Backcountry Camping

A lone tent illuminated by the setting sun in an area wooded with ponderosa trees.

There are no designated campsites in Parashant National Monument. Camping on the monument requires planning, preparation and care in order to protect the visitor and the fragile desert and mountain ecosystems.

Site Selection

Some areas of the desert and mountain ecosystems are remarkably fragile and take years, decades or even centuries to recover. Likewise, there are many areas in the monument that are prone to flash floods which can begin miles from your campsite.

When selecting a campsite:

  • Choose a durable surface such as gravel.
  • Locate your camp away from any wash or drainage.
  • Avoid camping or stepping on cryptobiotic soil crusts.
  • Move camp every 2-3 days or before signs of your presence become noticeable.
  • Wear soft-soled shoes around camp to give your feet a break and lessen the impact on vegetation.

Setting-Up Camp

Before entering the monument make sure you have everything you need for your stay. Select a durable surface for your campsite. Do not trench for tents or cut branches for bedding. Use lighter soled shoes to lessen your impact. Before you leave, make every effort to return your campsite to a natural appearance.

Cooking and Campfires

To many campers, the campfire has served as a centerpiece for group outings. The backcountry nature of the monument does not provide developed campsites or fire rings for use and gas or propane stoves for cooking are strongly recommended. If you decide that a fire is appropriate for your outing, please follow these guidelines when building a fire in the backcountry.

  • Know the fire restrictions before you leave. The vast majority of Parashant is in the desert and routinely undergoes fire restrictions during the late spring and summer months.
  • Never leave a campfire unattended!
  • Use local firewood to avoid introducing invasive insects from other areas.
  • Use an existing fire ring if one has been left behind. If possible only build a new fire ring in the event of an emergency and then dismantle the ring when you are finished using it.
  • Clear away all debris and flammable materials from the fire pit. Areas such as sand and gravel provide an ideal, nonflammable surface for fire.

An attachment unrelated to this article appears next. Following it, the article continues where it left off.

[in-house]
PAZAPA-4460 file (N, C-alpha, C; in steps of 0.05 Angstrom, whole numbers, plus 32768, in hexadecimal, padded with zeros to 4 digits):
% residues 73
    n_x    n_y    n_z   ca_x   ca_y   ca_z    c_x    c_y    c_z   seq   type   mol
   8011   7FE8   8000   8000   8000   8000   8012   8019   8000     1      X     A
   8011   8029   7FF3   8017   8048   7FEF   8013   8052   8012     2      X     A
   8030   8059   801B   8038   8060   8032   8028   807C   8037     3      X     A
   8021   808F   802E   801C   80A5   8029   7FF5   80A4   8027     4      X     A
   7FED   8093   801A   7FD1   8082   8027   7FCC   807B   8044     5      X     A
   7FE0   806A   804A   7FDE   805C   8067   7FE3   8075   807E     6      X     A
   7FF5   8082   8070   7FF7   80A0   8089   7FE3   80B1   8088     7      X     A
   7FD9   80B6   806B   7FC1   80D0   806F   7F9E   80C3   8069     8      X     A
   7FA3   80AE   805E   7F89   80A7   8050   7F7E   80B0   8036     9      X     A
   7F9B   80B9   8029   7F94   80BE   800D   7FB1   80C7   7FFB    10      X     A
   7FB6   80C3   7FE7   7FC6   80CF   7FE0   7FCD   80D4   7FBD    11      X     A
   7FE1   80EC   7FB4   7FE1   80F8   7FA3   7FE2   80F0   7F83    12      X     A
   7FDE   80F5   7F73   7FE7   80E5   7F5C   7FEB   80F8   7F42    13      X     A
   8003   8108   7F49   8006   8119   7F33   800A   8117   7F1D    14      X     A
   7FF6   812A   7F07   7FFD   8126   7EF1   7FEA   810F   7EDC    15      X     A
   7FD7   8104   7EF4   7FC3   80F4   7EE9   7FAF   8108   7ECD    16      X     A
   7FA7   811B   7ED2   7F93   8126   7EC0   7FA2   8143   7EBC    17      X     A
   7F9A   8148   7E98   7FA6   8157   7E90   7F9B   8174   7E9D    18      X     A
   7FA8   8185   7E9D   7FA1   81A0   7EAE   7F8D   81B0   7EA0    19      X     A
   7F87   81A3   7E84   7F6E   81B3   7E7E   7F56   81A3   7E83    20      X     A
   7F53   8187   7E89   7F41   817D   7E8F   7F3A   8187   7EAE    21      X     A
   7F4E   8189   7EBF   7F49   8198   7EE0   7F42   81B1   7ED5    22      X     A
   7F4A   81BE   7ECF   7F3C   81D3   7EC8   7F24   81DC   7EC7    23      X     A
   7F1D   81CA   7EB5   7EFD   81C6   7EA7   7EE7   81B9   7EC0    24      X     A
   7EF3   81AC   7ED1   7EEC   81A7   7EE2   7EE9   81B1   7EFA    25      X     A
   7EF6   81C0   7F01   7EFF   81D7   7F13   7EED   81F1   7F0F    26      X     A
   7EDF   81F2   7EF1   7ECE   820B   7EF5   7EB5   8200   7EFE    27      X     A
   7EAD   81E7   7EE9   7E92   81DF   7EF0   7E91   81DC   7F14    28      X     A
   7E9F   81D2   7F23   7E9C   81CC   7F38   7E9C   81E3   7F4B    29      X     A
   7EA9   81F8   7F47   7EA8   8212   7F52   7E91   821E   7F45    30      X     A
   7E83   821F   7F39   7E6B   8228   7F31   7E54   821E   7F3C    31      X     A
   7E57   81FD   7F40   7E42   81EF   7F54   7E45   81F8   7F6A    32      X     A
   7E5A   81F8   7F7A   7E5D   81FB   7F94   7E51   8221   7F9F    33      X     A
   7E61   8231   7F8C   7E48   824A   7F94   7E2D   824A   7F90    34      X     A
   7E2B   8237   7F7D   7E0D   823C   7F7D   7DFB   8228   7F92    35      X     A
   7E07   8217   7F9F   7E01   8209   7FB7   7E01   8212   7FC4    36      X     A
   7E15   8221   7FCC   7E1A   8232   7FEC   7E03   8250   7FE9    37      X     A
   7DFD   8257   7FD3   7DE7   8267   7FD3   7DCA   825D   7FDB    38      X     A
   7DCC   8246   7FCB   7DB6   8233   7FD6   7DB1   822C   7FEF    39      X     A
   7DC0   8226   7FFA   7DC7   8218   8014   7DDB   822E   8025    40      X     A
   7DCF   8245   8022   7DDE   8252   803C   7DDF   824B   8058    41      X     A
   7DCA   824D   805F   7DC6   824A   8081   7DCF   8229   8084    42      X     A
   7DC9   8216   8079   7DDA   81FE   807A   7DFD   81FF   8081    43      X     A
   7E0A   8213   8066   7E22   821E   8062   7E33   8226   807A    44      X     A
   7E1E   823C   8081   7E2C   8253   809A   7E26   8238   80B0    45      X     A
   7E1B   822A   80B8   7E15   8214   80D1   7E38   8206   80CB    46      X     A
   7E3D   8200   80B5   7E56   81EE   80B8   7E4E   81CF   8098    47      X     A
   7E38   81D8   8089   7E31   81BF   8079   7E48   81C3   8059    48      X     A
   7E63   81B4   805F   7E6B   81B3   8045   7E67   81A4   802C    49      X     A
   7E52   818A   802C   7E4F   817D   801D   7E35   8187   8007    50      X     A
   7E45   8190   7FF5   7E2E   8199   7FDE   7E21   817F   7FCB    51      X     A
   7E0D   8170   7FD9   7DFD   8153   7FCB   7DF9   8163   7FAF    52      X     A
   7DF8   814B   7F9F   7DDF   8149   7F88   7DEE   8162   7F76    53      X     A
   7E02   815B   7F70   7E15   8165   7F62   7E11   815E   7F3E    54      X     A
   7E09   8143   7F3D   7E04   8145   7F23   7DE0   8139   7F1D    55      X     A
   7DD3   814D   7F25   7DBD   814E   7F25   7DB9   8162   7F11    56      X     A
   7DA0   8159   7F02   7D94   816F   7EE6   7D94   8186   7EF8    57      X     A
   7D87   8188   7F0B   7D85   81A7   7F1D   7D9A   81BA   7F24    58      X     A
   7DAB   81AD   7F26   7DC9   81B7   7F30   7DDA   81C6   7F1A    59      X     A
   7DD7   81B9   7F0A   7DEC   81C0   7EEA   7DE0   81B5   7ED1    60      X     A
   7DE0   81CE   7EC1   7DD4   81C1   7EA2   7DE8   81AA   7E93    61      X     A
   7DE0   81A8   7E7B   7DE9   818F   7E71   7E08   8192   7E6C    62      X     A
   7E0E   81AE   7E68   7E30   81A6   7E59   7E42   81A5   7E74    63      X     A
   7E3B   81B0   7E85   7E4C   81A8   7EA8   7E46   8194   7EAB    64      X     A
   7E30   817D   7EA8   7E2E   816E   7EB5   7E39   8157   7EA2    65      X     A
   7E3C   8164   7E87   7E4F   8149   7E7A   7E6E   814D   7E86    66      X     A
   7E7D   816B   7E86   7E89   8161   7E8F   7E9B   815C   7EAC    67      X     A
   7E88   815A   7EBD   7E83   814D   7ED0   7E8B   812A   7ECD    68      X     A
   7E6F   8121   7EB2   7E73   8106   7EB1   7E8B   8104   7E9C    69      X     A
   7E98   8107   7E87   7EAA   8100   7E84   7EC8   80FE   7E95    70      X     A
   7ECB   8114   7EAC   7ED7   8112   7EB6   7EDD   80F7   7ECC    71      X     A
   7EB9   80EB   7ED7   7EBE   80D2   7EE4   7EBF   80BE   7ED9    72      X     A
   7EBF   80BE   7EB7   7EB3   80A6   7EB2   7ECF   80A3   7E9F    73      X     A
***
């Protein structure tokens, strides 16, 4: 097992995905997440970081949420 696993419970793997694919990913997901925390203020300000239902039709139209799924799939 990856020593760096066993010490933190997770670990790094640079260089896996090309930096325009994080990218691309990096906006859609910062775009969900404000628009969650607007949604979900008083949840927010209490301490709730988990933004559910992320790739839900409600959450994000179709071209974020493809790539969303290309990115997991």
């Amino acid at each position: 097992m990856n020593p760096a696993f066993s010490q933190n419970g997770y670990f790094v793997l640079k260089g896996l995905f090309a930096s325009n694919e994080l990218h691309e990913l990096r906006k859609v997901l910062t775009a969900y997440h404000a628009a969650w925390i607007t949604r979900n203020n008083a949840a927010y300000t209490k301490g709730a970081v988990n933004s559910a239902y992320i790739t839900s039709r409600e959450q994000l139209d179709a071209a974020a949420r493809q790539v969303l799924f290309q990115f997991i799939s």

• Burn wood no larger than approximately 2" in diameter. Thick pieces of wood rarely burn completely and can leave behind charcoal scraps.
  • Pack out any trash left in your fire pit. When your fire is cool to the touch, remove any charcoal pieces from the fire pit and carry them away from your site, crush the chunks, and then scatter the fragments and dust over a broad area.
  • Dismantle your fire structure.


Many areas of the monument contain water pockets or pools, natural springs, and seeps. Even though the monument is in a remote area some water sources may contain Giardia lamblia, or other intestinal parasites. For your safety it is recommended that you drink only boiled, filtered or chemically treated water.

To protect the water quality:

  • Bathe and wash dishes at least 100 feet from sources of drinking water and use biodegradable soaps.
  • Go at least 200 feet from any water source to use the restroom.

Human Waste

With no comfort facilities within the monument boundaries the sense of exploration and remoteness can be spoiled by stumbling across someone's "bathroom". Human feces carry harmful micro-organisms that easily contaminate water sources and can spread disease.

During your visit it is important to:

  • Go at least 200 feet from any potential water source.
  • Choose a site in organic soil to promote decomposition.
  • Dig a small hole 6 to 8 inches deep.
  • After use, bury completely and replace any organic litter.
  • All paper products, including feminine hygiene products, should be packed out or burned. If you choose to burn your toilet paper, be careful not to ignite a wildfire.

Private Property

While travel through the monument is remote, you may encounter private property, cabins, residences and livestock. All private property should be respected and not disturbed. Areas of importance for local Native people such as historic and prehistoric sites should be respected and left undisturbed.

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National Park Service - Camping

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Last updated: January 24, 2024

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